The problem with having animals is that they paw and nip and scratch and yip at your heart. If my creatures are not happy, I find it impossible to be sanguine. Also, there is the fatal disadvantage that they do not speak English. You cannot say to a dog with its Disney face on: I am just going to the shop and shall be back in twenty minutes. The dog thinks: I am being abandoned and shall so die.
Today, there was a classical example of the be careful what you wish for cautionary tale. The sun came out. The sun came out. Scotland looked gaudy and glorious, like a gloomy old lady who has suddenly got her mojo back and remembers the beauty of her youth. After moaning about the dreich for weeks, I should have been delighted. I should have danced a little dance. Instead, I shot out of bed in a state of high anxiety and zoomed up to the mare to check on the fly situation.
Red, I discover, is not just a duchess, she is the bloody princess and the sodding pea. If a fly so much as bats its wings in her direction, she feels it. It’s her posh thin skin. Her eyes were tender and weeping; her body shivering and contracting with the beastly fly menace. I settled her as best I could, rushed back for breakfast and vital pieces of work, and then went to the internet for fly remedies.
Should I get sheets, masks, sprays, supplements? People say horse garlic is good; some swear by cider vinegar. Everything cost about eight hundred pounds and besides, it would have to be delivered. Before I slaughtered my credit card, I went to my new spiritual home, the Horse and Hound forum, to see if there might be answers. Bath the eyes with cool tea bags, said the clever people there.
All right, I thought. Let’s try home remedies first. I got the tea bags. I also found some lovely calendula balm which I had bought from a brilliant woman in Cirencester craft market on one of the trips south to the Beloved Cousin. I doctored this with citronella from the chemist. The lady in there was very smiley and understanding when I explained about the horse problem, and sold me her entire stock of citronella oil without batting an eyelid.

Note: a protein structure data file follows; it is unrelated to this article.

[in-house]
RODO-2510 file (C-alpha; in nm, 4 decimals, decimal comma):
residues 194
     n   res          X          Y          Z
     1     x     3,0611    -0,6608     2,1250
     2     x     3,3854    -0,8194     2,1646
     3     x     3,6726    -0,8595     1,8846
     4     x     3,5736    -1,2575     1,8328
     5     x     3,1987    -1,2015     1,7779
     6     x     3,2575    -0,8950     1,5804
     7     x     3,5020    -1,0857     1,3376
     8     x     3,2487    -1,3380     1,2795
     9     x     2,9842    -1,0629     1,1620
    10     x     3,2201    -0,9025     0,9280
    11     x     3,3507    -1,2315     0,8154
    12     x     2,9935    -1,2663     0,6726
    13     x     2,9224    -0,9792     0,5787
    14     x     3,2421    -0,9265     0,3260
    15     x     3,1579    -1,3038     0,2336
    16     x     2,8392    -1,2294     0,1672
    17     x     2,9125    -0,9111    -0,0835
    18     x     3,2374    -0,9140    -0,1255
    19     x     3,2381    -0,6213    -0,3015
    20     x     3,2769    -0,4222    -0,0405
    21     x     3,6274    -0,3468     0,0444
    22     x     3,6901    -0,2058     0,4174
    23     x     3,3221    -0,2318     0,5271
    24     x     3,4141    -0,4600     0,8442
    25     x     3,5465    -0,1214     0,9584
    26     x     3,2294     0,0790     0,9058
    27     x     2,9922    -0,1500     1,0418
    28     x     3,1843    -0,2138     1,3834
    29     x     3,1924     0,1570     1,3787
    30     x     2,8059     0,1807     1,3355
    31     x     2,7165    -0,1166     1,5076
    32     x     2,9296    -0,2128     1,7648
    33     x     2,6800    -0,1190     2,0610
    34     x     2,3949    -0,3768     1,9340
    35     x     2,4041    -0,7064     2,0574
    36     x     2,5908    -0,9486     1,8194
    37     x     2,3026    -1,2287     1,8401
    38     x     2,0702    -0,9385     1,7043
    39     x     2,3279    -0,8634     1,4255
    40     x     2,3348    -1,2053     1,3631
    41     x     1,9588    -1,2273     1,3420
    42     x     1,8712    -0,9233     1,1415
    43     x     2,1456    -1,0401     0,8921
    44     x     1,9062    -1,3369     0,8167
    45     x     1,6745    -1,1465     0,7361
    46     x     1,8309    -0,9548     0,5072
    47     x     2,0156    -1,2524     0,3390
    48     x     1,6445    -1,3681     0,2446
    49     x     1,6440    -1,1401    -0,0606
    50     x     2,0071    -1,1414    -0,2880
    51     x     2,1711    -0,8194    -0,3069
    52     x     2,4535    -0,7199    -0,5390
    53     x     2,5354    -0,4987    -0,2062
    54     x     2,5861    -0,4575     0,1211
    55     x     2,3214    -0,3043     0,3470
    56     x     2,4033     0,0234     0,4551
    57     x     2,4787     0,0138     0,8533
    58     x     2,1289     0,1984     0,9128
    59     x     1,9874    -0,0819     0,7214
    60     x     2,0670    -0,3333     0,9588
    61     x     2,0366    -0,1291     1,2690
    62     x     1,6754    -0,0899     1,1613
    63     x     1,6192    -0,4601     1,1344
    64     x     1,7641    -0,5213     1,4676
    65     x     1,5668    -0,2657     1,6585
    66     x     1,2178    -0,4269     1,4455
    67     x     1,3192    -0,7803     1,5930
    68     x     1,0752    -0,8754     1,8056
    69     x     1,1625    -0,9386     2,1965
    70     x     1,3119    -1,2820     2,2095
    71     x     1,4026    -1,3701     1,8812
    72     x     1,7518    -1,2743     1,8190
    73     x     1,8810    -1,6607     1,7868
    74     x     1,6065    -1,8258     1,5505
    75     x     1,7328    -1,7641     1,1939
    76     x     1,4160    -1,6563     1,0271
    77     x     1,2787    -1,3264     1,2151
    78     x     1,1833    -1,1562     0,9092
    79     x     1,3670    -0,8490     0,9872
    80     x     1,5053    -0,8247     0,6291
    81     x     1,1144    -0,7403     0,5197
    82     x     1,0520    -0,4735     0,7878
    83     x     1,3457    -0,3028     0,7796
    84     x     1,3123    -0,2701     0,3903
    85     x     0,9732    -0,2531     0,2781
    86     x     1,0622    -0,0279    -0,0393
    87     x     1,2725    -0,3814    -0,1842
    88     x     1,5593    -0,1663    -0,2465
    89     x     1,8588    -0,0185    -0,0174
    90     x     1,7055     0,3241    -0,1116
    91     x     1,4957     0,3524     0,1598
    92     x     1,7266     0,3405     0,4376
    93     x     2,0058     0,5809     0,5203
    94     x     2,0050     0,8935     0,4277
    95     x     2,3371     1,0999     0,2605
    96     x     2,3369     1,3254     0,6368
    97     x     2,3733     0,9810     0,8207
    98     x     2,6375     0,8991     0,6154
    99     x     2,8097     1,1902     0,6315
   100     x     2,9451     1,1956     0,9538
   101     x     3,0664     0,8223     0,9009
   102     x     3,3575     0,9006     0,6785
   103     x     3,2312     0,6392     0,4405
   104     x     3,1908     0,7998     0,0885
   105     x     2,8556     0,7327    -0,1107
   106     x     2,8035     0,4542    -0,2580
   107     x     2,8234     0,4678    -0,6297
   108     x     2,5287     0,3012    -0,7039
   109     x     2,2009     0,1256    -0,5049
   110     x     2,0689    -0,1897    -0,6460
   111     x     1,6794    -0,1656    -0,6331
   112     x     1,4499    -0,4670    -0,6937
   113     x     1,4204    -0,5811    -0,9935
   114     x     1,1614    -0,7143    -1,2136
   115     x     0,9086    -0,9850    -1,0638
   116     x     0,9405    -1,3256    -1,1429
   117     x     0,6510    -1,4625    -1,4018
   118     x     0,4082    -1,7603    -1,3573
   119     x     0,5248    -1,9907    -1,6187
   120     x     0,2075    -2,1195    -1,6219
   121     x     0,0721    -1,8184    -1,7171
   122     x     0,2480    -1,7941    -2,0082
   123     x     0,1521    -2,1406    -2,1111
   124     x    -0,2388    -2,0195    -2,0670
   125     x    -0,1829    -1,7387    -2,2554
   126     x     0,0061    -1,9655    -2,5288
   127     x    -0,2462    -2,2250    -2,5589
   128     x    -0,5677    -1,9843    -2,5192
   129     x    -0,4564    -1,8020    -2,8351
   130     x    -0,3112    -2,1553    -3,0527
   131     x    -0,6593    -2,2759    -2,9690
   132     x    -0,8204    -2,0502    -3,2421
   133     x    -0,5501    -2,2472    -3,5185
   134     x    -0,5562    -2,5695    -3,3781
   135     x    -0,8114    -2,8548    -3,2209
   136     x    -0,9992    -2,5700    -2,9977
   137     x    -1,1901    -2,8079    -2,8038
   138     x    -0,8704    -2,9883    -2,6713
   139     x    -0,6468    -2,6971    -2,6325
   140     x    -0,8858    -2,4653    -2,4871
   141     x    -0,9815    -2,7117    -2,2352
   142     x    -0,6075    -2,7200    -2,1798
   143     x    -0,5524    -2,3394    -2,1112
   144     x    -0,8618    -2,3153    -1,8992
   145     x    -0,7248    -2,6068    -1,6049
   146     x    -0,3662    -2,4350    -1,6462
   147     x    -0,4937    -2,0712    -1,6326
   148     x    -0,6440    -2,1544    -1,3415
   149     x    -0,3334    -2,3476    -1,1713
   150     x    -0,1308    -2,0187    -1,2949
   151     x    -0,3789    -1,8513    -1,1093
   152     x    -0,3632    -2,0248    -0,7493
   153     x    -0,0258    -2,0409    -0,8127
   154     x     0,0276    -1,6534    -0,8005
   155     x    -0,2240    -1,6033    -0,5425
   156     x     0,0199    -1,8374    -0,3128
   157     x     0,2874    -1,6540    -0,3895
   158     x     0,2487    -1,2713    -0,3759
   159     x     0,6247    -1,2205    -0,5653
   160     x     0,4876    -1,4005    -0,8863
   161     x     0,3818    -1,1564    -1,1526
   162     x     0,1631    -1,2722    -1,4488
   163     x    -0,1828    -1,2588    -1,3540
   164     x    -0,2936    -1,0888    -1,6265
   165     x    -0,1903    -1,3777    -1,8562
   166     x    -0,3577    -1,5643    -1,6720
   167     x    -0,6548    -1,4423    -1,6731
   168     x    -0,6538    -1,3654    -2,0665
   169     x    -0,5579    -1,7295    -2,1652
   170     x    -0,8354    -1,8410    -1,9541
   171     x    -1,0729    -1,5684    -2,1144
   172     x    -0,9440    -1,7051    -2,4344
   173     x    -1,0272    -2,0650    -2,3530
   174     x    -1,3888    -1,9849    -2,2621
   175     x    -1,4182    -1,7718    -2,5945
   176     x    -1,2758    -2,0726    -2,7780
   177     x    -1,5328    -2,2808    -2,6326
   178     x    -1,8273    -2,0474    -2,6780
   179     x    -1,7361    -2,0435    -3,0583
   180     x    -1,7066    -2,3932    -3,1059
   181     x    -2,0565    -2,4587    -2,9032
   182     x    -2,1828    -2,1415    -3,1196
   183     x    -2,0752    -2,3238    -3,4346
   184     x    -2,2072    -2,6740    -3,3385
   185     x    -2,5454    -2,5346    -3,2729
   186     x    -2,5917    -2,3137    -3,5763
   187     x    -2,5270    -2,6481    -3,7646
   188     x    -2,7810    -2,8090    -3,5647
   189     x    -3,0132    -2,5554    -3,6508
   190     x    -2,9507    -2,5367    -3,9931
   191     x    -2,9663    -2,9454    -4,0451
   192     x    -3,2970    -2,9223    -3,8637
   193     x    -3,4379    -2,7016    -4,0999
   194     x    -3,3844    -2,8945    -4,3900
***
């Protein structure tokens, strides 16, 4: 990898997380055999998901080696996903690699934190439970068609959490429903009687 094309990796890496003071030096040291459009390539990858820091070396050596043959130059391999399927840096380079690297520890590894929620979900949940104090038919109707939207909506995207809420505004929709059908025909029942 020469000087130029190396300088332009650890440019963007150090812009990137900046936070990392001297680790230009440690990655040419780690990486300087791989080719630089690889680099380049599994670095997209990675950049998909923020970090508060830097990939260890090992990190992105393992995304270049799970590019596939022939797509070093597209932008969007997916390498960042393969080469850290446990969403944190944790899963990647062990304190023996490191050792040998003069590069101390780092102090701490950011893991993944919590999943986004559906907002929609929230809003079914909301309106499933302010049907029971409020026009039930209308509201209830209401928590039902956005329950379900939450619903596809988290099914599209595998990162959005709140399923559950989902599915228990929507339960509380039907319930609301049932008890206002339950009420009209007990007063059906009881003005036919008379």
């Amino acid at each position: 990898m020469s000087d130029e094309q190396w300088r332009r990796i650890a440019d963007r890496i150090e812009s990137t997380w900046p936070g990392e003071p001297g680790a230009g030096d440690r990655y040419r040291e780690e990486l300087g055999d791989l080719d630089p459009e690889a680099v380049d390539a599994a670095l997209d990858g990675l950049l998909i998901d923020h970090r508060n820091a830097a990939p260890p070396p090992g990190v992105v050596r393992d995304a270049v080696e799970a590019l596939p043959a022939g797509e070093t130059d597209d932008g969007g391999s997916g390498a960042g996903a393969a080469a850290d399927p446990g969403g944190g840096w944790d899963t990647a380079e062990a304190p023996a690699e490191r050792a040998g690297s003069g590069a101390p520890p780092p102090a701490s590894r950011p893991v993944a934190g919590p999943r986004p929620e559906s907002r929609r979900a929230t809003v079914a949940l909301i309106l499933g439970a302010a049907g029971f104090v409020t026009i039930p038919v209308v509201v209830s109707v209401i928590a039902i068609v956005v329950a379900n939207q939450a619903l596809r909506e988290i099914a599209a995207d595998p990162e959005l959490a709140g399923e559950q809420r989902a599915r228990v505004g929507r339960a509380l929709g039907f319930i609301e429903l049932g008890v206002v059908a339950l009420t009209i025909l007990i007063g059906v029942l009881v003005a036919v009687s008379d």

Back up to the poor afflicted horse I dashed. The pony, who has the marvellously thick skin of the Welsh mountains, and does not notice the flies, watched with interest as I got out my lotions and potions. Red was not happy; all her veins were up, in the thoroughbred way, and she was pawing at the ground and shaking her head. Bloody sunshine, I thought savagely, brushing away the ghastly feasting horseflies (which really do hurt, and had even drawn blood) with murder in my heart. I need some nice broken cloud and a good wind off the mountain to clear these beasts.
The eyes were bathed. I anointed the mare’s entire body with my new preparation, which turned out to be the stuff of legend. It soothed her poor skin, and the flies seemed wary of the citronella smell.
So it was, that I ended up in a sunny field, at eleven-thirty in the morning, giving my horse a massage. I am not really that hippy dippy; I do not believe in horoscopes or homeopathy or all the other bogus things beginning with H. For all my faith in love and trees, I cling to empiricism. The old horse people would have shrieked had they seen me, massaging my mare. And quite frankly, had she not been loving it so much, I would have felt utterly idiotic. But her dear head went down and her lower lip started to wobble and her eyes fluttered shut and every muscle in her body was saying: thank you.
I found a tense, cross horse, and I left her dozing and dopey. Along with the empiricism, I have a strong utilitarian streak. I love ideology and theory, but I love what works. This made up on the hoof treatment worked, better than I could have dreamt. I did not have to spend many pounds, I just had to spend my time. That seems like a huge metaphor for the good life.
The only problem is that I am now resolved to do this three times a day and if my agent finds out she will shoot me. Something will have to give. No more peeks at the four-thirty at Haydock in the afternoons; up two hours earlier in the morning. The schedule shall have to be ruthlessly re-jigged. But I shall do anything, any damn thing I can think of, to keep that glorious creature happy.
The sun may not please the horse, but it does make the colours in Red’s View sing:
I found this old mare tight with tension, and left her with her dopey old donkey face on:
The famous lower lip, the absolute barometer of her moods:
And the miracle of the tea bags – tea bags – meant that the dear eye went from puffy and pink to beautiful again in under fifteen minutes. Who knew? Well, except for every single person at the Horse and Hound:
The Pigeon obviously would much rather be chasing a stick, but if I insist, she will kindly put her Greta Garbo face on for the camera: